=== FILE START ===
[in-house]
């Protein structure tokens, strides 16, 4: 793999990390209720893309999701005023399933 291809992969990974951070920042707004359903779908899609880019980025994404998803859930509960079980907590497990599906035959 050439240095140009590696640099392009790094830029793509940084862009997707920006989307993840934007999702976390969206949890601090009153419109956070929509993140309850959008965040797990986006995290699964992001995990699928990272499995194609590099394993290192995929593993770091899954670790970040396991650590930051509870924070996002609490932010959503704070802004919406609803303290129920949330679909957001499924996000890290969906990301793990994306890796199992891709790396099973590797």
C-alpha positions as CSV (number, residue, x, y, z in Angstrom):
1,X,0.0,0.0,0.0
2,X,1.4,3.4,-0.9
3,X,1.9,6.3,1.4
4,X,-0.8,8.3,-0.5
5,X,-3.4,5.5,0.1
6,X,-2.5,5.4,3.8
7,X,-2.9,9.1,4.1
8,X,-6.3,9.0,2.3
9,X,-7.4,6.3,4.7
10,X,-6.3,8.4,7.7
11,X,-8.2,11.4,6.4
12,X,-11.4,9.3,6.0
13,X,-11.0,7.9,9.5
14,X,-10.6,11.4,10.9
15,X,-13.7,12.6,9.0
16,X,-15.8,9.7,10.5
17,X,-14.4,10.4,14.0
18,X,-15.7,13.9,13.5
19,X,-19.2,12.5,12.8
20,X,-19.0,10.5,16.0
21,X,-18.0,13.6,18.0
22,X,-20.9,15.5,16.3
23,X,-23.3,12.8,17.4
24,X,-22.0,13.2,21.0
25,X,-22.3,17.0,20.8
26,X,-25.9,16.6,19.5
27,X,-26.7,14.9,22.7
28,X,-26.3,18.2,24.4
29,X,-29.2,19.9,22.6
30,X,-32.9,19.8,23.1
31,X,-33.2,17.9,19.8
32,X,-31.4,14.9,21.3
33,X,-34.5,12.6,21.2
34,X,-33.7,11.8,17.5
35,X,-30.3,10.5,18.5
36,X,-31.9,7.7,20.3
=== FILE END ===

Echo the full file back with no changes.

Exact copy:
[in-house]
């Protein structure tokens, strides 16, 4: 793999990390209720893309999701005023399933 291809992969990974951070920042707004359903779908899609880019980025994404998803859930509960079980907590497990599906035959 050439240095140009590696640099392009790094830029793509940084862009997707920006989307993840934007999702976390969206949890601090009153419109956070929509993140309850959008965040797990986006995290699964992001995990699928990272499995194609590099394993290192995929593993770091899954670790970040396991650590930051509870924070996002609490932010959503704070802004919406609803303290129920949330679909957001499924996000890290969906990301793990994306890796199992891709790396099973590797």
C-alpha positions as CSV (number, residue, x, y, z in Angstrom):
1,X,0.0,0.0,0.0
2,X,1.4,3.4,-0.9
3,X,1.9,6.3,1.4
4,X,-0.8,8.3,-0.5
5,X,-3.4,5.5,0.1
6,X,-2.5,5.4,3.8
7,X,-2.9,9.1,4.1
8,X,-6.3,9.0,2.3
9,X,-7.4,6.3,4.7
10,X,-6.3,8.4,7.7
11,X,-8.2,11.4,6.4
12,X,-11.4,9.3,6.0
13,X,-11.0,7.9,9.5
14,X,-10.6,11.4,10.9
15,X,-13.7,12.6,9.0
16,X,-15.8,9.7,10.5
17,X,-14.4,10.4,14.0
18,X,-15.7,13.9,13.5
19,X,-19.2,12.5,12.8
20,X,-19.0,10.5,16.0
21,X,-18.0,13.6,18.0
22,X,-20.9,15.5,16.3
23,X,-23.3,12.8,17.4
24,X,-22.0,13.2,21.0
25,X,-22.3,17.0,20.8
26,X,-25.9,16.6,19.5
27,X,-26.7,14.9,22.7
28,X,-26.3,18.2,24.4
29,X,-29.2,19.9,22.6
30,X,-32.9,19.8,23.1
31,X,-33.2,17.9,19.8
32,X,-31.4,14.9,21.3
33,X,-34.5,12.6,21.2
34,X,-33.7,11.8,17.5
35,X,-30.3,10.5,18.5
36,X,-31.9,7.7,20.3